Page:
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First Person: Angela Slater on reaping the rewards of the LPO's Young Composers programme | reviews, news & interviews

First Person: Angela Slater on reaping the rewards of the LPO's Young Composers programme

First Person: Angela Slater on reaping the rewards of the LPO's Young Composers programme

Working with the best musicians towards one of a number of premieres on Thursday

Angela Slater with LPO composer mentor Brett Dean

When I applied to the London Philharmonic Orchestra’s Young Composers programme and found out that I had been accepted, I was expecting to be working on a new orchestral work as in previous years. However, this year, we were invited to explore the concerto form instead.

I was delighted by this news, as it combines my two favourite modes of composing: writing for a soloist and writing for orchestra. Writing for a solo instrument allows you to delve deeply into the sonic potential of a single instrument. The apparent limitation offers a fascinating opportunity to seek an orchestral palette of colour within one voice. When combining this mindset with composing for orchestra it is wonderfully exhilarating. As a composer you have the chance to exploit (or subvert) the natural characteristics and resonance of the instrument, whilst also working with the rich sonic variety of a full orchestra.

For the five LPO young composers – myself, Conrad Asman, Rafael Marino Arcaro, Alex Ho and Yunho Jeong – the programme started off with deciding which solo instruments we would like to write for. Having recently finished my own project called Connected skies – in which I wrote six solo works for six soloists in six months for double bass, cello, accordion, percussion, flute with glissando headjoint, and mezzo soprano – I knew I wanted to take the opportunity to explore writing for a different instrument. (Pictured below by Adam Whittaker: Angela Slater in front of Maggi Hambling's Scallop on Aldeburgh Beach)Angela Slater Back in 2017 I had written an impassioned string quartet called Eye o da hurricane. This piece foregrounds the viola as the protagonist in a story about a crofter’s wife trapped by the turmoil of the First World War and in a storm that surrounded her on Shetland. I was captivated by the way the viola could carry such impassioned, dramatic, and mournful lines and I knew I needed to return to it. The viola has such an intimate quality, which is distinctively rich, mournful but also playful with a sense of trying to come out of the shadows to be in light. It has a unique voice different from the violin or cello and that demands violists and composers alike to approach it uniquely.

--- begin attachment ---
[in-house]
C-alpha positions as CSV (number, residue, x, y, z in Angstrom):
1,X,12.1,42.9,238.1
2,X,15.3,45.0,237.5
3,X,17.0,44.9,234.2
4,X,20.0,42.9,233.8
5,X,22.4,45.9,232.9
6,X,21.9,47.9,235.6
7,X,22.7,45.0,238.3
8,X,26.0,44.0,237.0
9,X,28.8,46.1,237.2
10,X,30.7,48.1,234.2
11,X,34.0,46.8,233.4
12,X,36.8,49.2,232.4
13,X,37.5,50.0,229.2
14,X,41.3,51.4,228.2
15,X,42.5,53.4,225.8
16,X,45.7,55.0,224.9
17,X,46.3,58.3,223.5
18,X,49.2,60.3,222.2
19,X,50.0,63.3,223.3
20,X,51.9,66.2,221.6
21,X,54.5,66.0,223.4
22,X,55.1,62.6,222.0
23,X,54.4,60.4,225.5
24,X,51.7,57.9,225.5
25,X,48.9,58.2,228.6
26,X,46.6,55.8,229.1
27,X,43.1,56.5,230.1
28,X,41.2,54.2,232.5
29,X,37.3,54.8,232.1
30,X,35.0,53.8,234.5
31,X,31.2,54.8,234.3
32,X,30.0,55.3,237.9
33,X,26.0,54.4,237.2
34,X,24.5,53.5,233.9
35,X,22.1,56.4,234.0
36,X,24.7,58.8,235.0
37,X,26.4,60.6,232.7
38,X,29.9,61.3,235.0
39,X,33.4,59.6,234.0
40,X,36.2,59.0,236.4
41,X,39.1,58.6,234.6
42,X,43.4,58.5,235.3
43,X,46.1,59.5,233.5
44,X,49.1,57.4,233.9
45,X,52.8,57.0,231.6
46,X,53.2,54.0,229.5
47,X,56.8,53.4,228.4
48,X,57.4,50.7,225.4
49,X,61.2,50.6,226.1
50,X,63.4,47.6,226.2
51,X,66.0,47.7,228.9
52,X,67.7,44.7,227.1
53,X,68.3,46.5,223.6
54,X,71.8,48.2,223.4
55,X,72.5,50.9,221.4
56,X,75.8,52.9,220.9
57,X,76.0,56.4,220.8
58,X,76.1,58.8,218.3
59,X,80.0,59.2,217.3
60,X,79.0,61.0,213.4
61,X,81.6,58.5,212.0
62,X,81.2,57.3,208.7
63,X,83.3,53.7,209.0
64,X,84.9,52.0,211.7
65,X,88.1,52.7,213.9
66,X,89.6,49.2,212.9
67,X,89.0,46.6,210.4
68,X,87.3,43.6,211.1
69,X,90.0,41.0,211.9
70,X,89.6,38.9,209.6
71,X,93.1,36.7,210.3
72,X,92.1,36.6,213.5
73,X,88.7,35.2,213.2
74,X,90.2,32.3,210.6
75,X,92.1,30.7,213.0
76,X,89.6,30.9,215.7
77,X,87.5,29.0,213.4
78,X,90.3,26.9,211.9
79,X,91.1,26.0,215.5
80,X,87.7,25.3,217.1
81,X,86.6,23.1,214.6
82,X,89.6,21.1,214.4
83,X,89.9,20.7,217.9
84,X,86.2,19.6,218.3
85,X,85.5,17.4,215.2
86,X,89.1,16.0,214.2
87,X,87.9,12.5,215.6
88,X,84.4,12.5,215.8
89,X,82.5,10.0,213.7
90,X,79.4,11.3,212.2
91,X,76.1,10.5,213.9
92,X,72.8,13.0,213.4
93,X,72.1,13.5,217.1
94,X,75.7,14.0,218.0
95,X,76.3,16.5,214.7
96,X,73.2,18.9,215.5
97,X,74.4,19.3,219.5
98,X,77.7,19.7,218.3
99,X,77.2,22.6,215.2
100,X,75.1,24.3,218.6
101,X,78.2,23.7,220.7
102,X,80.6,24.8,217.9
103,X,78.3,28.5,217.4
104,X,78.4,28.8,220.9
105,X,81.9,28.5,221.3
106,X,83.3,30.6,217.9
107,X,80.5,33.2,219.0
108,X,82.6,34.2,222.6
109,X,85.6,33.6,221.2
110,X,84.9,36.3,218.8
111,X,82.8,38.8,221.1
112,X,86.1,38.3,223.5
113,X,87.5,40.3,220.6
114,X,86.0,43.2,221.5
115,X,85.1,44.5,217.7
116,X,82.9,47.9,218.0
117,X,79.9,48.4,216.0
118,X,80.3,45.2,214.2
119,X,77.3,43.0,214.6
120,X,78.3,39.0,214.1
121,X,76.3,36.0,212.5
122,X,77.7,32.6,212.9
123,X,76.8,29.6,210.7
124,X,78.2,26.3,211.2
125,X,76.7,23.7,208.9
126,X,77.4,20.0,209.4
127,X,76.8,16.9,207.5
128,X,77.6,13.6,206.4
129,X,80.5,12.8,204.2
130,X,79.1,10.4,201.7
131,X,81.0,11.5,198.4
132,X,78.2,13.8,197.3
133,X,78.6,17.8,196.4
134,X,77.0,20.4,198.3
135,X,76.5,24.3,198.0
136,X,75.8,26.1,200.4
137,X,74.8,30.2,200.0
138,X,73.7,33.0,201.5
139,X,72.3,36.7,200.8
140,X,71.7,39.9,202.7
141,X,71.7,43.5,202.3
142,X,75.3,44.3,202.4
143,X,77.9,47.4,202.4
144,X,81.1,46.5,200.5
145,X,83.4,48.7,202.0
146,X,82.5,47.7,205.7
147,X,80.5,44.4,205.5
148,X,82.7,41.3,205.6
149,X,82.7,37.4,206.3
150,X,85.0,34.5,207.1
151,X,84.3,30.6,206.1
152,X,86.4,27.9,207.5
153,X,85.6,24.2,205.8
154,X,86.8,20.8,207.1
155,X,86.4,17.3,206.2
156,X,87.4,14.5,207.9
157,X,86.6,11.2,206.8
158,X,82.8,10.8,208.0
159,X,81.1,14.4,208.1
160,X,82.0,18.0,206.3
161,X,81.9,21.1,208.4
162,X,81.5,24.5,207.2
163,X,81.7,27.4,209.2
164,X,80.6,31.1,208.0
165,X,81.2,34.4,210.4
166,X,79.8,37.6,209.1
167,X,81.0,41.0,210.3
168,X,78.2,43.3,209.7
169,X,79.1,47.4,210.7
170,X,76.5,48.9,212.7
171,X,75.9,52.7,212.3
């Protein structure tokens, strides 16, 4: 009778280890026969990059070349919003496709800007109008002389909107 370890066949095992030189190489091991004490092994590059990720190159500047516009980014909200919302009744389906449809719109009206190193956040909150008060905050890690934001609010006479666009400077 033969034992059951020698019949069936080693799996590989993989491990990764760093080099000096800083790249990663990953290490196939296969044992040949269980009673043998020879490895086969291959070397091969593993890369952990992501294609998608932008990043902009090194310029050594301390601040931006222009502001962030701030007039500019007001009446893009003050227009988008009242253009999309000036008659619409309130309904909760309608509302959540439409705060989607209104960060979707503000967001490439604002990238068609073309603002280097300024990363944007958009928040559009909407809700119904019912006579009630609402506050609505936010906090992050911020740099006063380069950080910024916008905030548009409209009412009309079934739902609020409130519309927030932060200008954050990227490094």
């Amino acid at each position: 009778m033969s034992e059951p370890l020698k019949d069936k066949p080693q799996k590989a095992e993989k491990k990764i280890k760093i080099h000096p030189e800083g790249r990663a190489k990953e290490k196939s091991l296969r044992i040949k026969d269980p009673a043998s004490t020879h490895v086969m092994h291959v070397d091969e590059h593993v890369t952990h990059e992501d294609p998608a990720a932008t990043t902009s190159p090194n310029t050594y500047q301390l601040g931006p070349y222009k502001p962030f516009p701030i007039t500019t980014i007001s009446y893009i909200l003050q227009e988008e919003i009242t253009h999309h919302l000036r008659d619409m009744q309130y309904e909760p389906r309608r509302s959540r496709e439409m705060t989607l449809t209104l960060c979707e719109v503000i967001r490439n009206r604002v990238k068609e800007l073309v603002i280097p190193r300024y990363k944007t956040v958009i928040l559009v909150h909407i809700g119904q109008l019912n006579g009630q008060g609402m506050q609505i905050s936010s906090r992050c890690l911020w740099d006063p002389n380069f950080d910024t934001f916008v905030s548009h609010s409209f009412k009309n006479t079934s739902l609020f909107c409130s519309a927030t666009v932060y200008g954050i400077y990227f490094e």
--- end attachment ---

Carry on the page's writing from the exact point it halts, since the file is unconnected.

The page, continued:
Before I start composing, I often use another artform to help get started in the compositional process. This leads me to sometimes write a poem or create a small visual artwork, allowing me to explore, and map out, aspects of pacing, rhythm, form, colour and texture through the lens of another artform. I find this allows me to focus my mind on how I want the architecture to evolve, and how the musical ideas could be developed.

For my viola concerto Through the Fading Hour, I did exactly this, taking my time to find the right concept, the right title and writing a short poem that became the springboard for my inspiration for the work:

Through the fading hour

Whispers morph and mould

A flickering light gives one last breath

Before being blown into the ether.

Through the Fading Hour explores the light qualities and hues that we see during the twilight hour, the onsetting of darkness and the fading of light. In this piece I was also imagining the twilight hour of the earth, at least with our presence on it, as the realities of climate change and atrocities repeating becomes increasingly evident.

As I was finding this direction for the work, I was grateful that a friend loaned me a viola. I often like to find the material directly on the instrument I am writing for as this helps me fully appreciate the tactile nature of what I am asking the player to do, and hear how it resonates, even with very beginner-ish attempts. This allows me to explore, play and experiment freely to find material that is idiomatic for the instrument. Richard Waters rehearsing Angela Slater's new pieceThe greater part of my piece is driven by, and based upon, the frame of the solo line; the orchestra, and its commentary, are extensions of the soloist’s expression. The orchestra is not simply an accompanist but part of the make-up of the sound of the solo lines. It is sometimes a force that briefly escapes the gravitational orbit of the viola line, before this material is eventually pulled back to the viola.